Mother's Day is a celebration honoring the mother of the family, as well as motherhood, maternal bonds, and the influence of mothers in society. In this sense, it is a singular holiday where each family celebrates the mothers in their own family, rather than all the mothers in the world.
Anyway, when you think or talk about your mother, you probably recall many fond memories, especially experiences you shared with your mother in childhood. Your mother was always there protecting you and watching over you with love. Your mother’s nurturing and compassion are no doubt strongly imprinted on your memory system and easily come up whenever you think of her. Throughout your life, your mother’s shared wisdom and lessons assist you as you encounter difficulties or adversity.
I’ve been told that during World War II many young Japanese men lost their lives as Kamikaze pilots. On the night before leaving on their missions, and facing certain adversity, they stood on the airfield and shouted as loudly as possible, “Okaasaaaan” (“Mother”).
My own mother was raised as an only daughter in a well-to-do family. When she married into the Tsuji family, she continued to enjoy a life of privilege, assisted by a large household staff. She had maids to do everything for her. Normal cooking and domestic chores were not familiar activities. Hers was a soft and leisurely life.
Then, once the war started, all domestic staff and maids were mobilized to work in the factories. My mother then had to take on all of the domestic work herself. I was surprised by how strong my mother really was. In addition to taking on the unfamiliar work of running of a large house single-handedly, she was able to lead the entire family during the difficulties. Whenever I think of my mother, I cannot help but praise, honor and extend my gratitude.
I think all of you have similar memories with your mothers. In this sense, I can say that all mothers are full of love, compassion and enormous strength.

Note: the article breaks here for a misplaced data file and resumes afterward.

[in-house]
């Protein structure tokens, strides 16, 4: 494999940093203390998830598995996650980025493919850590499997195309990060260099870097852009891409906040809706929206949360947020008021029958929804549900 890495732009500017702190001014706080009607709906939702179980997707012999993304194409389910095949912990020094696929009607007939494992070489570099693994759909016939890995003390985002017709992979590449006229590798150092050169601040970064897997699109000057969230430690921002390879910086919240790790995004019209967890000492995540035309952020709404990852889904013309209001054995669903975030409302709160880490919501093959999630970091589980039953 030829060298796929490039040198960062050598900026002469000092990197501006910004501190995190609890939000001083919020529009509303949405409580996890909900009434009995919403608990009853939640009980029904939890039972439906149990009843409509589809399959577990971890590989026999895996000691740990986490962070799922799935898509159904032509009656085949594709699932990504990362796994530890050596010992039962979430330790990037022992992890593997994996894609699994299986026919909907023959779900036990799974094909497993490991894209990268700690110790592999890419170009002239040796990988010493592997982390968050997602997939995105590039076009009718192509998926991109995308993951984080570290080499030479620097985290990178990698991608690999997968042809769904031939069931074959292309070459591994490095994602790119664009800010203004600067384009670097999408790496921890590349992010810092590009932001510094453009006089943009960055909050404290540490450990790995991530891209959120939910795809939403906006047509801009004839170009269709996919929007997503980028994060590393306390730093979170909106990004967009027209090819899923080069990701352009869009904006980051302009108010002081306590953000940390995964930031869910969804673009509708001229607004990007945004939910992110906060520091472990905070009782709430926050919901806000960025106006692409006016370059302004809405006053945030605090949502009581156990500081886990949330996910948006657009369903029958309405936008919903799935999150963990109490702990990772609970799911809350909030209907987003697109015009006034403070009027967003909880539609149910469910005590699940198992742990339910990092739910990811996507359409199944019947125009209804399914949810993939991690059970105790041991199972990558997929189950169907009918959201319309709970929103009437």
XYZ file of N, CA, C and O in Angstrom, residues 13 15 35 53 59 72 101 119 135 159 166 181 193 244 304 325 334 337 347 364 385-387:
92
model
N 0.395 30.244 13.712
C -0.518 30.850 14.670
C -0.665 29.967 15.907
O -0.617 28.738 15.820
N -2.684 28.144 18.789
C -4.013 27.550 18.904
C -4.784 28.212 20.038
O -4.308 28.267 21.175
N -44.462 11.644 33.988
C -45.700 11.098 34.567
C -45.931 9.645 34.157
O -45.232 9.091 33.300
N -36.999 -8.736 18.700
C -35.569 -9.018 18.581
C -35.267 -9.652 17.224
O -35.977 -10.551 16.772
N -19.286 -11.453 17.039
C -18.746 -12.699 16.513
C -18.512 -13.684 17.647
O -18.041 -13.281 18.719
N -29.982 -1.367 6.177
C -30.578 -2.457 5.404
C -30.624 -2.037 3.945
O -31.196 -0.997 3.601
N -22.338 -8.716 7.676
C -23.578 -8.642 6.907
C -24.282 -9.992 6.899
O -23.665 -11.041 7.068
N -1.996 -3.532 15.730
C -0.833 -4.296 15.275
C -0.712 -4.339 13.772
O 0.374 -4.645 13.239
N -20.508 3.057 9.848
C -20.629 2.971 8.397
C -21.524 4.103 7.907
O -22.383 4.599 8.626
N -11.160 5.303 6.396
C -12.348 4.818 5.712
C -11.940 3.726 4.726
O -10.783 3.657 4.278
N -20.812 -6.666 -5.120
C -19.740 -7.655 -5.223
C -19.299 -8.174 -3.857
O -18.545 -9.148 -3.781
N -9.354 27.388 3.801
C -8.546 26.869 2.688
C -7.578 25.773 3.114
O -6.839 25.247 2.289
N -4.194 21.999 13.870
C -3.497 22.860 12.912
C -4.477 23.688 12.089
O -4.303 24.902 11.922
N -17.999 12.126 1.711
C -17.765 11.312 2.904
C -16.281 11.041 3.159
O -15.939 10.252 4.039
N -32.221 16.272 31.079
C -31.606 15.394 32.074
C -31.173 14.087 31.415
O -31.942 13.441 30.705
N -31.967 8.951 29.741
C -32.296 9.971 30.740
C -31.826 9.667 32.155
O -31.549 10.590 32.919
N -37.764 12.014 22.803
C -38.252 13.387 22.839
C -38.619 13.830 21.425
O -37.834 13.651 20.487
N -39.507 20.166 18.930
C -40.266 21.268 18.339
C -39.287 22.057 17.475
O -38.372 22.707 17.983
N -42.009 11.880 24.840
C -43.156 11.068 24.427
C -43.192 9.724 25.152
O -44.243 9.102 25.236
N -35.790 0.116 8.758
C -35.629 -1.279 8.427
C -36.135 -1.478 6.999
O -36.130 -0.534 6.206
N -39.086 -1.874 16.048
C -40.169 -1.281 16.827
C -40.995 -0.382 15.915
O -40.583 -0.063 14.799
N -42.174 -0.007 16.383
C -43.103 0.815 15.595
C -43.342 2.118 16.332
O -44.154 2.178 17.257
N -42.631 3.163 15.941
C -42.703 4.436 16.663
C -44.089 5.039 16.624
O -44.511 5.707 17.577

Someone once asked a Buddhist leader for an explanation of Amida’s Vow, which he was having trouble understanding. The Buddhist leader replied that Amida’s Vow is something like a mother’s compassion for her child. Mother always watches over the child. The child, while unaware of the mother’s watchful eye, moves as he pleases, until he makes a wrong move — then Mother corrects him. We cannot see Amida’s Vow, but we are always under Amida’s guidance and protection.
In Kyoto, there are many, many temples. Each temple has a beautiful garden with a quiet atmosphere. Among them, I like Eikan-do very much. Eikan-do is well known for its beautiful scenery in the fall, and for its beautiful Amida-statue; Go Honzon, a principal image of the temple. As seen there and in other places, all Amida-statues are standing facing toward you from the center of the alter. Only the Amida-statue at Eikan-do is shown looking back over its shoulder. Because of that unusual posture, Eikan-do’s Amida-statue is called Mikaeri Amida. In looking at Amida’s gesture, you may learn many teachings of Amida Buddha. Amid is constantly watching over us to ensure we are on the right track.
The other day I was taking a walk at Magic Island Park. A young mother was with her 3 or 4 year old daughter. The child was following a few steps behind the mother. The mother was frequently looking back over her shoulder, making sure of her daughter’s safety. Through her frequent turning I could visualize the mother’s love. When I compared her posture with Eikan-do’s Mikaeri Amida Buddha, I realize that Mikaeri Amida is showing us Amida’s profound love, like a mother’s love for her child. Just as a child has trust in his mother’s love without doubt, we should trust in Amida’s love.
On this happy Mother’s Day, let’s take a moment to reflect on the significant connection between a Mother’s love and Amida’s Vow.